An historic 100-year-old Port Jackson fig tree in Gregson Park, Hamilton, will live to see another day.
It was facing the chop after a recent branch break, but City of Newcastle has developed a plan with expert arborists to protect the tree.
A cable system in the canopy of the tree will be installed in the coming weeks, while other works will include planting a small fence and garden underneath the tree’s drip line, turning it into a special feature piece.
The initial pruning of the tree is set to start in the next few days.
The council will also plant a successional tree close by to ensure the continuity of tree canopy cover in the park in the decades to come.
Councillor Carol Duncan said it was crucial that the city’s natural heritage and historic flora and fauna were protected where possible.
“Gregson Park has a rich history as one of Newcastle’s most loved parks, with some trees dating back to the late 19th Century,” she said.
“Preserving Gregson Park’s trees is important because they not only hold sentimental value to us, they also provide habitat for native wildlife such as the threatened Grey-headed Flying Fox, which is the case with this tree.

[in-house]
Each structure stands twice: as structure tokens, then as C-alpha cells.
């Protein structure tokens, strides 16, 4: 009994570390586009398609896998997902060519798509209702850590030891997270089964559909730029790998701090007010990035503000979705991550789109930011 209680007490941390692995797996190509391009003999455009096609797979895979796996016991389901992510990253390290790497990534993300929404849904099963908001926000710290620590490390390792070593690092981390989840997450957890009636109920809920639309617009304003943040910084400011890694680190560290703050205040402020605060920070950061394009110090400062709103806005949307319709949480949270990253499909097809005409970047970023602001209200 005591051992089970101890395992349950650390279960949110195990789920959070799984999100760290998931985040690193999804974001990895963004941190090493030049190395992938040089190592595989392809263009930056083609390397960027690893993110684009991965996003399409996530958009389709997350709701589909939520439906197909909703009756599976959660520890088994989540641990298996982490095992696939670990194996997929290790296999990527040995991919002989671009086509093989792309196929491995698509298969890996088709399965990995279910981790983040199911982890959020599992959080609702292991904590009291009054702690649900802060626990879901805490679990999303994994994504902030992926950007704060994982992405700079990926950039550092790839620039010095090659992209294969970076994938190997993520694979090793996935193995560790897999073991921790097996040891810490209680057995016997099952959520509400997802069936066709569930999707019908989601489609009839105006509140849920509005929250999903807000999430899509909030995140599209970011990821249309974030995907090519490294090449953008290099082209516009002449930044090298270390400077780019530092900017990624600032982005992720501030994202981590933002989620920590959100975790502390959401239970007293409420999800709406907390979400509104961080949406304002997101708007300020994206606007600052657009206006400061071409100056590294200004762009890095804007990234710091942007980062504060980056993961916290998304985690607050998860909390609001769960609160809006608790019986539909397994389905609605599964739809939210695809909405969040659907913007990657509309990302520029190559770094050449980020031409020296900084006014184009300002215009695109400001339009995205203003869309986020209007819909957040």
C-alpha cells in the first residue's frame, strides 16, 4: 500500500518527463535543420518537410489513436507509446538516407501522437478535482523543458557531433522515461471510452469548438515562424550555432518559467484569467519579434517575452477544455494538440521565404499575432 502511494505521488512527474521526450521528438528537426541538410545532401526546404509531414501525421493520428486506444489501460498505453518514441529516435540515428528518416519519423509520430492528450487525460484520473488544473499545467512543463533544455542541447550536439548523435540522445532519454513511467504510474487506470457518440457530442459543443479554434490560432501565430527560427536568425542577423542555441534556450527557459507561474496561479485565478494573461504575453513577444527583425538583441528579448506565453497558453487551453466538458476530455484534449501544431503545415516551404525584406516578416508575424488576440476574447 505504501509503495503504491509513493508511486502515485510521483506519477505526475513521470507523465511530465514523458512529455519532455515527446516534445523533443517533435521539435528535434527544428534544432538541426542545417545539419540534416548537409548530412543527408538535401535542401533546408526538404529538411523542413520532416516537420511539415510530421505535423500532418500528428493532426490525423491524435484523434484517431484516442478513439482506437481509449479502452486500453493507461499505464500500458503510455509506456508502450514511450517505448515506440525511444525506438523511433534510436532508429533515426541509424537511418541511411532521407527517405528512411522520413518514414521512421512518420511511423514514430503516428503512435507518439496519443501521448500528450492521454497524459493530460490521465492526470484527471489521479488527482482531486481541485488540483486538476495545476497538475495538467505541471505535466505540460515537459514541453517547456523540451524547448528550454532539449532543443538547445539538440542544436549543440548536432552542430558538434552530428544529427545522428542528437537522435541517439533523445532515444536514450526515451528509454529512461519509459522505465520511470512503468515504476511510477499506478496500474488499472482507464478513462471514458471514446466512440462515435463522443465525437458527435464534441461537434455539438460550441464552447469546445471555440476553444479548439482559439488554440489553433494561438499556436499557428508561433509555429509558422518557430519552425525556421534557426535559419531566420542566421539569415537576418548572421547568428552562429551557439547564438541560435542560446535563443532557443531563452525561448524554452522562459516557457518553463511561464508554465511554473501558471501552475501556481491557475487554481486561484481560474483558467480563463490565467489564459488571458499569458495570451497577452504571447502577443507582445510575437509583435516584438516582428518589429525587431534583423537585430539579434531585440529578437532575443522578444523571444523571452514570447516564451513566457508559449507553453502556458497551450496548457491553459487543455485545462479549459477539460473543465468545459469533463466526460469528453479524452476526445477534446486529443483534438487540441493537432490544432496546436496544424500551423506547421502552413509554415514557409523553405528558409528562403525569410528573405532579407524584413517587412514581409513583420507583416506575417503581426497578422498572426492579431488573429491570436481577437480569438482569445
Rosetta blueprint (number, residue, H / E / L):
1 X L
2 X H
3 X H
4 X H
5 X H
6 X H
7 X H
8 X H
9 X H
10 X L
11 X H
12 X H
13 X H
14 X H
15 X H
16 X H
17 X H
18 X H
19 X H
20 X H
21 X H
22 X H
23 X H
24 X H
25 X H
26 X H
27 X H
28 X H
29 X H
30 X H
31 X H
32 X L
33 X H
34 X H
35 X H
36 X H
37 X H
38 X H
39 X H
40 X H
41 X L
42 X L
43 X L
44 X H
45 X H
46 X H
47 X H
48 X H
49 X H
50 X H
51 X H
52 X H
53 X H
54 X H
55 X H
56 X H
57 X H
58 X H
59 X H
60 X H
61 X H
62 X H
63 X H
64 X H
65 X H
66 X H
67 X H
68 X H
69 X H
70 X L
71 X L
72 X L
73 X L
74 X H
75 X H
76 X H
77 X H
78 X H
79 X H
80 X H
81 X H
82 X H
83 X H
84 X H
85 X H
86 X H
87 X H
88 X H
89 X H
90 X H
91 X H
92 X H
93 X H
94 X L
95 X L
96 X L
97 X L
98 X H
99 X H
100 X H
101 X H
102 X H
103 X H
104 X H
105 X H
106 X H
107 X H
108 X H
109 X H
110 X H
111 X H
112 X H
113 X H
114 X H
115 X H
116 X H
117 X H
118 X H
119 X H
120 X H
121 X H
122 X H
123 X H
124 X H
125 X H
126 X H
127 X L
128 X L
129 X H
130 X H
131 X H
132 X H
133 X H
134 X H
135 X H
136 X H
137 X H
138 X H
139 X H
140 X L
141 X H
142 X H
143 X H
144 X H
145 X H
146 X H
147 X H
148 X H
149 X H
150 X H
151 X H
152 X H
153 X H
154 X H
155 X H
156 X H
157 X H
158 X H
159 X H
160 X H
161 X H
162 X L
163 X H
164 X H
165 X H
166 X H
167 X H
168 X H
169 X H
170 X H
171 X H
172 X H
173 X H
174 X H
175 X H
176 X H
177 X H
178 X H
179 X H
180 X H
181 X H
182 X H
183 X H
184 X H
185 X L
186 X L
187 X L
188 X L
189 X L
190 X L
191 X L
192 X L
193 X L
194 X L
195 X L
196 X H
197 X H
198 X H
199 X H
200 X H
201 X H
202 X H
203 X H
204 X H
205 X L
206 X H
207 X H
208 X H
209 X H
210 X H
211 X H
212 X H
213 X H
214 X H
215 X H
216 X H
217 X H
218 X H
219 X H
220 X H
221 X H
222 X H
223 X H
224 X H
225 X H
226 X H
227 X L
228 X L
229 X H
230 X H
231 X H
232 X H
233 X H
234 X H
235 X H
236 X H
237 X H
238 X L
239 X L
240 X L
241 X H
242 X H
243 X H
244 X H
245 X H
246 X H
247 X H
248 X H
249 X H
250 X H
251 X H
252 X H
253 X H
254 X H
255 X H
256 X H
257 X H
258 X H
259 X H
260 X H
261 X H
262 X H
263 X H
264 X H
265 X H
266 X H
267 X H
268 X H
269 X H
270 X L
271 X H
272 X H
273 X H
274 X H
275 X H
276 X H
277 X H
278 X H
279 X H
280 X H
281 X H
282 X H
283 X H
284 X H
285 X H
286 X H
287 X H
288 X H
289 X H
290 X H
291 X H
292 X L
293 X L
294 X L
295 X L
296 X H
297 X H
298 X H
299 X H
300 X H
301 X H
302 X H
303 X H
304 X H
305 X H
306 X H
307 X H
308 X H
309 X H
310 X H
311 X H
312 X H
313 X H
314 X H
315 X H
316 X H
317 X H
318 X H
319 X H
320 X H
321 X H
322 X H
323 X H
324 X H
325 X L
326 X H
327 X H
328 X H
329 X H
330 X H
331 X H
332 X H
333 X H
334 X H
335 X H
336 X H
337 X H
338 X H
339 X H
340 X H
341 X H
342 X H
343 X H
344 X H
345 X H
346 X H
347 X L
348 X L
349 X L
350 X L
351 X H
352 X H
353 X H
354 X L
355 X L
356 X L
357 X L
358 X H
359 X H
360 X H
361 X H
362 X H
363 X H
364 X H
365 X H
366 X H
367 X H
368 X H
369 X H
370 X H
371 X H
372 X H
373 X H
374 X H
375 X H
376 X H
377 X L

“City of Newcastle is also excited about the opportunities that will come out of the Gregson Park Masterplan and is looking forward to putting it to the Newcastle community so that they can have their say on the future of the park.”
The park is a locally significant landscape heritage item with a strong sense of identity and has been a popular part of the city for well over a century.
City of Newcastle has a positive long-term vision for the space and is in the process of developing the Gregson Park Masterplan, which will be open for community input later this year.
It’s expected the work carried out for this historic fig will extend its life by an extra 20 years.
Work will be completed by the end of September.